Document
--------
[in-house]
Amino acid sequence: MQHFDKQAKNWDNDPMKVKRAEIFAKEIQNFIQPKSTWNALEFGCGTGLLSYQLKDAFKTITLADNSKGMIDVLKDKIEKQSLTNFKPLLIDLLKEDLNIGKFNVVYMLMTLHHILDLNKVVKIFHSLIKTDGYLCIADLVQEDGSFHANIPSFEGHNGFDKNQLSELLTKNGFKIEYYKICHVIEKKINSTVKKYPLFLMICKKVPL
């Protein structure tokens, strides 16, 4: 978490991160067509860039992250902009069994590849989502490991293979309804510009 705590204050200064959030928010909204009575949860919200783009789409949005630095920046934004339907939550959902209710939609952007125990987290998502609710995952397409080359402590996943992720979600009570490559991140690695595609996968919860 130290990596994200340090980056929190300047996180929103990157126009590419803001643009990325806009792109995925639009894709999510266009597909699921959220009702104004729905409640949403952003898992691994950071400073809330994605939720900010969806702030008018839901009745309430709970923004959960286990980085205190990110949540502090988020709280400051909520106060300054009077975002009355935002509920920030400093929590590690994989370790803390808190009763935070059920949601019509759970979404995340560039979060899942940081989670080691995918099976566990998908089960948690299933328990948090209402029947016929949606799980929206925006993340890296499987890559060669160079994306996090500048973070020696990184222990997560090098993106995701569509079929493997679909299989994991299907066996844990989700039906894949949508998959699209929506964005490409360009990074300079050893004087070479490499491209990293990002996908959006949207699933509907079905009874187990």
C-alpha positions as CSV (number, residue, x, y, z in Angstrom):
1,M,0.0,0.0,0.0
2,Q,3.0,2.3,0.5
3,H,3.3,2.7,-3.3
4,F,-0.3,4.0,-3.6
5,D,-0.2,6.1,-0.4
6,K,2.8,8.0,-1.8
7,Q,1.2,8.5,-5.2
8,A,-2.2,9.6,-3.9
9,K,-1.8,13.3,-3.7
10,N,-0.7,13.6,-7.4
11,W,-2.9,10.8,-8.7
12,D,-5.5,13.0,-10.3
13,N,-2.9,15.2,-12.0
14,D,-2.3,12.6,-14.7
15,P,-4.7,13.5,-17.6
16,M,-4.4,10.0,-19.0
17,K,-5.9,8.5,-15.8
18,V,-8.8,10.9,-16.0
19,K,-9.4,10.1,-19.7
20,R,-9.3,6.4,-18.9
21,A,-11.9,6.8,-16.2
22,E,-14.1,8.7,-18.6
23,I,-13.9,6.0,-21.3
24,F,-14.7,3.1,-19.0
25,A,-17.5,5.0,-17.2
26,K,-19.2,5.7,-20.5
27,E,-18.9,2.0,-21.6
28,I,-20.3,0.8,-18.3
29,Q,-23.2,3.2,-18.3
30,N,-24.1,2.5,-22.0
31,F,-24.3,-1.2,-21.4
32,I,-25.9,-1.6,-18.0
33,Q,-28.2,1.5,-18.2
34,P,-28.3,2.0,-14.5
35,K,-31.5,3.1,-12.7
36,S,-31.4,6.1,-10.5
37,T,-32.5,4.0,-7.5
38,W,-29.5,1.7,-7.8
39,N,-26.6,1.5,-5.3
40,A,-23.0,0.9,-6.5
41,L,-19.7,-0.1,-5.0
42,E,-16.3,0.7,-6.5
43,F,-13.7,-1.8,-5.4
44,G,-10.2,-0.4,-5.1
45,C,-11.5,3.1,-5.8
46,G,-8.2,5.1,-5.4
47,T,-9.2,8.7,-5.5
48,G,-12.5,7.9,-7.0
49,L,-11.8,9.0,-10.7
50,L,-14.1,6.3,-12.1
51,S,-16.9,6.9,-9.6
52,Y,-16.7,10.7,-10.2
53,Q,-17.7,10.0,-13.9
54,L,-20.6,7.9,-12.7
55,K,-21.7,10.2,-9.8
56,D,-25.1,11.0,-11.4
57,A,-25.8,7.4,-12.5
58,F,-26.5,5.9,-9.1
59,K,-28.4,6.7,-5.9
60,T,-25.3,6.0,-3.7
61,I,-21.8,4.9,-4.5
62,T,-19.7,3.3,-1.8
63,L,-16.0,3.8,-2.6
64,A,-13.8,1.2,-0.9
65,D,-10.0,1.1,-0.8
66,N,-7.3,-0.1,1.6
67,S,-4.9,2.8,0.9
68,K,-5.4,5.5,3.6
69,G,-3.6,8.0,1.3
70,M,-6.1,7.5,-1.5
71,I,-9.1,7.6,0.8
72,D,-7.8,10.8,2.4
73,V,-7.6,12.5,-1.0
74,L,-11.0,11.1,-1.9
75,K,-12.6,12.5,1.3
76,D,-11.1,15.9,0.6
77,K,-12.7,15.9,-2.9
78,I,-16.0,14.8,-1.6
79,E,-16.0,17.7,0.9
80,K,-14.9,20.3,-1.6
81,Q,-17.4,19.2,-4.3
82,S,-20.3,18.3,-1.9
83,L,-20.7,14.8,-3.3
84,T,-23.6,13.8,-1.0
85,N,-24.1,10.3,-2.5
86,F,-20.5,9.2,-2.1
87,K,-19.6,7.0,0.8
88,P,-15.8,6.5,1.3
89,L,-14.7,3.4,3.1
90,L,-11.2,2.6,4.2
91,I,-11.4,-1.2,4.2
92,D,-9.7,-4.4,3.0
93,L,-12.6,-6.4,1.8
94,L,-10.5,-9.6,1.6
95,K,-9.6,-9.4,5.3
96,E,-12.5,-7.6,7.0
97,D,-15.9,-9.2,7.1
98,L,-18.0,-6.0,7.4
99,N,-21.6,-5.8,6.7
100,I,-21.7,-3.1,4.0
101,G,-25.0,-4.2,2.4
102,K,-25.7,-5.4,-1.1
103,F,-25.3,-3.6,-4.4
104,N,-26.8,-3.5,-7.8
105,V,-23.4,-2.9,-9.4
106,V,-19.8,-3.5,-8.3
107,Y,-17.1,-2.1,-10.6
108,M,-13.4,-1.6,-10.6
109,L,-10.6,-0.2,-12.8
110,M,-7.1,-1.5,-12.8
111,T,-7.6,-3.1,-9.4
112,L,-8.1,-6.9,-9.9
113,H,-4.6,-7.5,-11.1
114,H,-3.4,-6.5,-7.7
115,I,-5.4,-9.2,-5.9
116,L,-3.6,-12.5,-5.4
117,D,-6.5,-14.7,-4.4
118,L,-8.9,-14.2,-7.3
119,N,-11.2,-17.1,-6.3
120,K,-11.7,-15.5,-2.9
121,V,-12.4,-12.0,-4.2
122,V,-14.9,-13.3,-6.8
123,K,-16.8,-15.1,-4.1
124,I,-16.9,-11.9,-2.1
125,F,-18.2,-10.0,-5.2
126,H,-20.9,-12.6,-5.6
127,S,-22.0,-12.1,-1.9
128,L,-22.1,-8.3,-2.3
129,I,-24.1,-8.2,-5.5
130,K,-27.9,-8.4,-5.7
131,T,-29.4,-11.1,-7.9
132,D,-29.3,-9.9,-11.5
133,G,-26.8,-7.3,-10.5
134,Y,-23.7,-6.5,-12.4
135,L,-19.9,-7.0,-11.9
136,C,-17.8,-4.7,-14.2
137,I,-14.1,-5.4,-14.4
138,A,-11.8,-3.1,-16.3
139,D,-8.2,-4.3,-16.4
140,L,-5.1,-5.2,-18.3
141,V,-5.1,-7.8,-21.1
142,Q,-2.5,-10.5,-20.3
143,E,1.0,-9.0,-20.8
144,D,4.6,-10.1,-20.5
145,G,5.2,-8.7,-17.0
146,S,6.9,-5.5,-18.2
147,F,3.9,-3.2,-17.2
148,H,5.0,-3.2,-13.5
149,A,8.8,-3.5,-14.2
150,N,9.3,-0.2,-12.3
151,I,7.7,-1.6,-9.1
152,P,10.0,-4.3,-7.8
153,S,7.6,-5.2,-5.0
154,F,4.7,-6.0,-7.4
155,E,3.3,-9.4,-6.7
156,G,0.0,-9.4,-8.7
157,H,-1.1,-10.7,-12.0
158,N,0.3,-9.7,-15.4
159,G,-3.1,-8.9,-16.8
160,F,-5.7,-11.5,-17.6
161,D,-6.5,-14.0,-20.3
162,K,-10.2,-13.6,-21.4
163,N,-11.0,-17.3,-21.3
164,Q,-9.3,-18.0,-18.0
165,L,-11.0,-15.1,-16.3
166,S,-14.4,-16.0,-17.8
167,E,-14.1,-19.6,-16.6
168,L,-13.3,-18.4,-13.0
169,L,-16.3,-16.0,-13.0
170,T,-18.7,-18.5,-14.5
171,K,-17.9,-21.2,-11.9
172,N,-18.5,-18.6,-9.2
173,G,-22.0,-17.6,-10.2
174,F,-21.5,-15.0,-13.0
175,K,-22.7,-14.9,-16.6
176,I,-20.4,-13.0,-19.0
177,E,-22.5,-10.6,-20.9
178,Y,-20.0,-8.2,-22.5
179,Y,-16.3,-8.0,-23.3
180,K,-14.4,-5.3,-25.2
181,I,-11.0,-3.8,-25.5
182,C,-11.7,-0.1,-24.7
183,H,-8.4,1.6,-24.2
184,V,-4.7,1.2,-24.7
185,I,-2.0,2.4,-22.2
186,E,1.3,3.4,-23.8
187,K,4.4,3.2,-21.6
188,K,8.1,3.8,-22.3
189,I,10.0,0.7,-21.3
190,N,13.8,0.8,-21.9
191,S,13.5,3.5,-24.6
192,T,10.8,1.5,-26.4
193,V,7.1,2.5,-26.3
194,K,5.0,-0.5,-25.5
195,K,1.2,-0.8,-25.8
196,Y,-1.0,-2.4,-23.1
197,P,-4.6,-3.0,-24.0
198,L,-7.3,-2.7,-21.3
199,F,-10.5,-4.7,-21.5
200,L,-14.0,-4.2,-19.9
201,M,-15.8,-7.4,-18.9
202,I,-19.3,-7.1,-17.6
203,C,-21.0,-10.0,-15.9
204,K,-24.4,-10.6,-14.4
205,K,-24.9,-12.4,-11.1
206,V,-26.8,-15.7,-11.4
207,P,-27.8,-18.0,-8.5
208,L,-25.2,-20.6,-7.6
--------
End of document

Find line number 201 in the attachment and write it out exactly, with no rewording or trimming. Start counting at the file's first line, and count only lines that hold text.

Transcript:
197,P,-4.6,-3.0,-24.0